Electricity and water in Ireland have had very different histories, but have insecurity in common. Ireland’s electricity system is faltering – generation adequacy is falling behind demand and the national grid needs strengthening.

There are concerns about the reliance of gas generation on dwindling domestic output from the Corrib field and on a single-import interconnector from Scotland.

There are also serious deficiencies in water availability and worries about water quality in many areas.

Eirgrid, the State company which plans and operates the grid, has been unable to build the transmission infrastructure it deems necessary, while Irish Water struggles with a capacity backlog, especially acute in the Dublin area, where it may have to restrict new connections.

These two arms of the State are constantly in contention with the planning system, where the power of objectors to new capital developments has been a factor in delaying their plans.

The electricity companies, Eirgrid and Electric Ireland, have a cost-recovery pricing model, which ensures that they can fund their operating costs, remunerate capital borrowings and afford to pay dividends to the Exchequer. The customer grumbles but pays the full cost and neither company is reliant on the discretionary allocation of budget funds. Irish Water is not so lucky. It has never enjoyed a cost-recovery pricing structure, incurs large operating losses funded by State subvention and has no standalone capacity to fund its balance sheet. Many of its operating personnel continue in the employment of local authorities.

The ESB was established in 1927 and quickly took over the pre-existing generation and distribution companies, some privately owned, but many run by local authorities.

The company (now two distinct State companies, with transmission operations transferred to Eirgrid) went on to build the Shannon hydroelectric scheme and the fossil-fuelled power plants around the country, to complete rural electrification in the 1960s and the national high-voltage grid, funding its operations and capital programme independently of the Exchequer.

All of its regular staff are direct employees. Whatever shortcomings have arisen over the years are laid squarely on the shoulders of the State-owned entity responsible.

Water supply and waste water disposal remained a local authority function until 2013.

Water is a substantial national utility, with €6.4bn in assets, including 90,000km of network, over 700 water plants and over 1,000 wastewater treatment facilities.

But the ESB model, where users pay whatever it costs to run the system and to support balance sheet expansion, established in the early years of the new State, was not followed.

Of the 4,200 employed in the water industry, 3,000 remain as direct employees of the local authorities from which the assets have been separated.

Their continuing role as 31 sub-contractors to Irish Water has arisen through failure to resolve an industrial relations dispute about the transfer of staff from one form of State employment to another.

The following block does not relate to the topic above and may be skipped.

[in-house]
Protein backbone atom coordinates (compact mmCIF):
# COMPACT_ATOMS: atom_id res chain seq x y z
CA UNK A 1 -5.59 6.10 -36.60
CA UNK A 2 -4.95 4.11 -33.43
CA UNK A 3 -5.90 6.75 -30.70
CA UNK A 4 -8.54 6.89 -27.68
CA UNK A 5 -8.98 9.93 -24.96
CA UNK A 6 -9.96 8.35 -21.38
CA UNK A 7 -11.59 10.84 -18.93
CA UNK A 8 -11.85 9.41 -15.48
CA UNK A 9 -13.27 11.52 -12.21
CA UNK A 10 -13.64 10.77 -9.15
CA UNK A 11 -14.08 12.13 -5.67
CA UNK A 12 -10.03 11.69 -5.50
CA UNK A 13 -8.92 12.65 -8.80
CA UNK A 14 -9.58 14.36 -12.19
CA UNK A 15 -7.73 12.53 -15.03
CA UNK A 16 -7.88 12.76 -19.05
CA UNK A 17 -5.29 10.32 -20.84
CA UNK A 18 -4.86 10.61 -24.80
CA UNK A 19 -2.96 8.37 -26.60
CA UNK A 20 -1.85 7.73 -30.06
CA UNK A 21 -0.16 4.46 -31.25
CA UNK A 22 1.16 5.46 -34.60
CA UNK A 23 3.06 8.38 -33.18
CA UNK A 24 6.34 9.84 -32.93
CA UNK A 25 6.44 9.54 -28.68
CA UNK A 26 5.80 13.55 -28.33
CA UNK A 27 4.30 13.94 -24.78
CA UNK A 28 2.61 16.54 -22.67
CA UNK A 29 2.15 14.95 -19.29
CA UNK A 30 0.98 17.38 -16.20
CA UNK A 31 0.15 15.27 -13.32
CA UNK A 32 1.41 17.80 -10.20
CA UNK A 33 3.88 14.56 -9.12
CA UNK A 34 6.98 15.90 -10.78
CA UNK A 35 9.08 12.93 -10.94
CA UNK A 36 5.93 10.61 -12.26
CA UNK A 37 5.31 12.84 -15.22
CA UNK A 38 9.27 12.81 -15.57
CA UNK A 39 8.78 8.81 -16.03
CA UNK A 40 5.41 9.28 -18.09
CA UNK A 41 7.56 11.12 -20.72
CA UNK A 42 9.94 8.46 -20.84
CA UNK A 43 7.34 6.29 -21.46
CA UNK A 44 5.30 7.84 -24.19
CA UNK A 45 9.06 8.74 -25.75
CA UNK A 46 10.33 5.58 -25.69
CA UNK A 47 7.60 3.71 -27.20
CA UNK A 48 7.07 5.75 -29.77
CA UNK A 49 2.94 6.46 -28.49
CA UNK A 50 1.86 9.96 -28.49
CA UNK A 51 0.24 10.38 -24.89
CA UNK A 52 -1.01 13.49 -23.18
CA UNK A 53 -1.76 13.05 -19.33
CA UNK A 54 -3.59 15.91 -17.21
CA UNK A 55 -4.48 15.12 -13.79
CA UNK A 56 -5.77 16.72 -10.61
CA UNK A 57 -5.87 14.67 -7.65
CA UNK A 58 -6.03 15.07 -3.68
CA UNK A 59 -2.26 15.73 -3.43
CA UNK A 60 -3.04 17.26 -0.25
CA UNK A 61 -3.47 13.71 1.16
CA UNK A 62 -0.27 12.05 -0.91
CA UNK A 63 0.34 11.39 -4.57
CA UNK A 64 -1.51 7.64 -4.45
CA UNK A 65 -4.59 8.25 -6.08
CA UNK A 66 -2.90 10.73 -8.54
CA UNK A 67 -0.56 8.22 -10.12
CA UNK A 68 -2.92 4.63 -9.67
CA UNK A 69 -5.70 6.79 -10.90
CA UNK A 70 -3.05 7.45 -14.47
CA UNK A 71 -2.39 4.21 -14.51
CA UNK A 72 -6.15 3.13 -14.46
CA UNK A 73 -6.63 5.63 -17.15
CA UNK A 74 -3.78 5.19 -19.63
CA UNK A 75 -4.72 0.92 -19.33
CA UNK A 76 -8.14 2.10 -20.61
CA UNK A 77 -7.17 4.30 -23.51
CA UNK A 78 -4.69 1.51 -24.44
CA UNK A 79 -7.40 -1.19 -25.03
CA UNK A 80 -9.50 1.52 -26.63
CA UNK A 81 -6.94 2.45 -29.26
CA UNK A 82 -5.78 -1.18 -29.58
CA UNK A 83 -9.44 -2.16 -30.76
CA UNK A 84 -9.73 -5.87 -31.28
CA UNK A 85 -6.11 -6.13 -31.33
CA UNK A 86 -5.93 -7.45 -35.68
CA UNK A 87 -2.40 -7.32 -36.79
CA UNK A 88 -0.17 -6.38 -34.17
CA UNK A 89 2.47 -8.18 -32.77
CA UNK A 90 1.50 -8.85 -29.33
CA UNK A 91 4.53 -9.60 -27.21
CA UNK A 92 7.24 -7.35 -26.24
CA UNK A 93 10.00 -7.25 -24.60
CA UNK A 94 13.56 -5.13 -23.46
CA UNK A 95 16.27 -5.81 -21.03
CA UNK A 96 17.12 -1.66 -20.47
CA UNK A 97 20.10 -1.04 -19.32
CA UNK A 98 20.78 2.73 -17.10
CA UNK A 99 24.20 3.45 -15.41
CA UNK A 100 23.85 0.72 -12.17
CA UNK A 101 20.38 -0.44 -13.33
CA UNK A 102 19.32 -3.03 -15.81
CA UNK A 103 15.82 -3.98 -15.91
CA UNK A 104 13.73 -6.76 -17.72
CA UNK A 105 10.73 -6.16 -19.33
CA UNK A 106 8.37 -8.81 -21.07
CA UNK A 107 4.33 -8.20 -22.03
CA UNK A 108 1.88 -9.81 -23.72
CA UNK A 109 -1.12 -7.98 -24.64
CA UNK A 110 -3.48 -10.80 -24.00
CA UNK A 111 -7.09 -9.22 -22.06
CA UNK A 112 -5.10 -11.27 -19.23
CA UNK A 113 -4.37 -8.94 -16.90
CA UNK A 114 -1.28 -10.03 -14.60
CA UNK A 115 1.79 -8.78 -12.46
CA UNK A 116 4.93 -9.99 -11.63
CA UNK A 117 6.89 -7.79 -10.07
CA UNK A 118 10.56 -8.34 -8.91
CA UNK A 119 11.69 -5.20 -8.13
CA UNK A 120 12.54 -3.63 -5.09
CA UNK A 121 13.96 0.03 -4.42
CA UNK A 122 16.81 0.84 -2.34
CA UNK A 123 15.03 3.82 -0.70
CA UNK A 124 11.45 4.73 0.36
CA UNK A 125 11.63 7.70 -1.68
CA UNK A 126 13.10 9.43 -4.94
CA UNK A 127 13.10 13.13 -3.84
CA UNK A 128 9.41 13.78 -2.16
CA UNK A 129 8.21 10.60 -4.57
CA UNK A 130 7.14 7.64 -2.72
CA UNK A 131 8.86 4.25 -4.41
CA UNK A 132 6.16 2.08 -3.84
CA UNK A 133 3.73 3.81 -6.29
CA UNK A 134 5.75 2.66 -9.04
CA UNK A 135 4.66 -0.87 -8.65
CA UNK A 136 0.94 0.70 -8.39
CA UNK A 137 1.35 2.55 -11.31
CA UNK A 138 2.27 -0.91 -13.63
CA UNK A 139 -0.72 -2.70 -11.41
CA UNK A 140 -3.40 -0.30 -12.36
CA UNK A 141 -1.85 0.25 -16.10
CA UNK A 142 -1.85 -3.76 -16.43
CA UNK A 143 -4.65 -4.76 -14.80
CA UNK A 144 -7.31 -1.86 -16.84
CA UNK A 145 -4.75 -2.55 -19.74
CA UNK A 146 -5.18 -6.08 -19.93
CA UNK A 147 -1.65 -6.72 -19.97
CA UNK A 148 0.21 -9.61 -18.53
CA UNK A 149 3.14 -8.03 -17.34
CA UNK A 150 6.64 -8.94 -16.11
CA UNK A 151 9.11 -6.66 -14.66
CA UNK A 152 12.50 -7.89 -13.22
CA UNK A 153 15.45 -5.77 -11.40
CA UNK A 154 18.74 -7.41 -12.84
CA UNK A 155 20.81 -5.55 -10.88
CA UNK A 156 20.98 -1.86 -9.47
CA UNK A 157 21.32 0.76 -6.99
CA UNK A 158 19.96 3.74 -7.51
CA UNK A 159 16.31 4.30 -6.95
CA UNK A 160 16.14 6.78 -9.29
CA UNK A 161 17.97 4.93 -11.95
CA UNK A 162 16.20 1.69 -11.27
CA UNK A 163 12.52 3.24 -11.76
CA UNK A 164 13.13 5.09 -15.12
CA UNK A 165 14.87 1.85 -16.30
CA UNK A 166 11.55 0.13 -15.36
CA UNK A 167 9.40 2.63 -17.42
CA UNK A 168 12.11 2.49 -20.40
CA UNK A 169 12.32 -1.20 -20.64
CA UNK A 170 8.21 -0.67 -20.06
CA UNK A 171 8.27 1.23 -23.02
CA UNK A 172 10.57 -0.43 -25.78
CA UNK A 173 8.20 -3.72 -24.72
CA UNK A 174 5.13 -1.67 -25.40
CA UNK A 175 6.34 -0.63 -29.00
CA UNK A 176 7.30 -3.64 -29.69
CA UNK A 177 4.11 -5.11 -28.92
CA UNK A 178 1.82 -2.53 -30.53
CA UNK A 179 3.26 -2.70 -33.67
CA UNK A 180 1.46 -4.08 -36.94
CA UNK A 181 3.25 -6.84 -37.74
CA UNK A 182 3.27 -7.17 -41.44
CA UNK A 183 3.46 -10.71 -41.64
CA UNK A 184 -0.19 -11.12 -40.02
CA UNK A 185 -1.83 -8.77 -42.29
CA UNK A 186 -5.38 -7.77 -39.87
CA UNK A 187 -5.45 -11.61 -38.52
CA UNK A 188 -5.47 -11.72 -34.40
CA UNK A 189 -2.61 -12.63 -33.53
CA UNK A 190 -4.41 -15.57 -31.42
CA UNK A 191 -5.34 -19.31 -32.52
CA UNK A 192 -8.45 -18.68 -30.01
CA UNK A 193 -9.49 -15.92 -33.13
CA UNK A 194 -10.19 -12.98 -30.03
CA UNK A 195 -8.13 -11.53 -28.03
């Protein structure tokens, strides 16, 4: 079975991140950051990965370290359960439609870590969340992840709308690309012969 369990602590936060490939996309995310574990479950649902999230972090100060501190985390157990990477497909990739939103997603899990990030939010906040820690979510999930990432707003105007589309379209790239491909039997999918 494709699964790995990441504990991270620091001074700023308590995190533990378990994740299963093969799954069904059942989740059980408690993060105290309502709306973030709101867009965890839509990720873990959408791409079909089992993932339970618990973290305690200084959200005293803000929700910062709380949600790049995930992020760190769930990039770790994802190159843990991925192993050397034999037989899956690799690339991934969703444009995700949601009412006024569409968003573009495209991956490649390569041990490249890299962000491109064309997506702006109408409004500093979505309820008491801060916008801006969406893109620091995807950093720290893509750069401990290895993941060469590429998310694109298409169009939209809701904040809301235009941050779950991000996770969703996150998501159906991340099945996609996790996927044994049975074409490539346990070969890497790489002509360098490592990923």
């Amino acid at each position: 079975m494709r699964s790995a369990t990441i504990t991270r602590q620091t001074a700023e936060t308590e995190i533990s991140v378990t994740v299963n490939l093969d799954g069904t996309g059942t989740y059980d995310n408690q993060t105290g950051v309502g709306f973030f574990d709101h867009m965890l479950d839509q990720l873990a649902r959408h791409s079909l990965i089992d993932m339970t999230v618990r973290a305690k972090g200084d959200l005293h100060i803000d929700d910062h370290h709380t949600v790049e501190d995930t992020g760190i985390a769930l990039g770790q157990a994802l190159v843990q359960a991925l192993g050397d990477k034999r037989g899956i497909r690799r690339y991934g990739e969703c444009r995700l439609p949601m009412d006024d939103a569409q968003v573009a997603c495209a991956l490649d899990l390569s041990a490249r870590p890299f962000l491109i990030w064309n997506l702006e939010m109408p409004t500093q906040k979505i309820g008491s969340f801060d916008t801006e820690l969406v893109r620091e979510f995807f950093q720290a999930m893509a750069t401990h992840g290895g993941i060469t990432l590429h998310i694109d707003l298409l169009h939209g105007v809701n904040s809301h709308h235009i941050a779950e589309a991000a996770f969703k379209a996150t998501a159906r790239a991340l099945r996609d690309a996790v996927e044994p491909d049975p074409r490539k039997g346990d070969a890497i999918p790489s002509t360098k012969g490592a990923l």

This inhibits the centralisation of management and procurement, which had been a principal objective of the reorganisation of the electricity industry in 1927.

The water industry’s annual revenue reached €1,309m in 2022 with €961m, or almost three-quarters, coming via an annual subvention from central Government.

Data centres are also heavy consumers of water

The remaining one quarter is all that can be covered with customer revenue, consisting only of connection charges and payments from commercial customers.

Without a secure financial base, the company cannot sell long-term debt, as can the ESB, so its annual capital spend is effectively funded directly by central Government, in addition to the huge annual subvention.

The reason for this unintended outcome is that Enda Kenny’s Government capitulated to a populist campaign against charges for water use in households, contrary to the stated positions of all main political parties, after a 2014 by-election in Dublin south-west won by an independent candidate who chose to major on the issue. Ireland is the only European country in which water is free, and even the Green Party has backed off charging for water.

The pressure on electricity supply is greatest in the Dublin area where connections to power-hungry data centres are being restricted.

Data centres are also heavy consumers of water and once again the greatest pressure on future supplies is in the Dublin area.

Irish Water would like to spend an estimated €1.65bn on a project to pipe around 2% of the Shannon’s flow to Dublin, which they claim would make no difference to water availability elsewhere.

A slowdown in data centre development would help on both counts, although data centre demand is not central to the emerging Dublin water shortage. More housing in the capital needs more water, even if there were no more data centres.

If it was a good idea to take responsibility for electricity away from local authorities and charge the customer 100 years ago, it is time to do the same for water.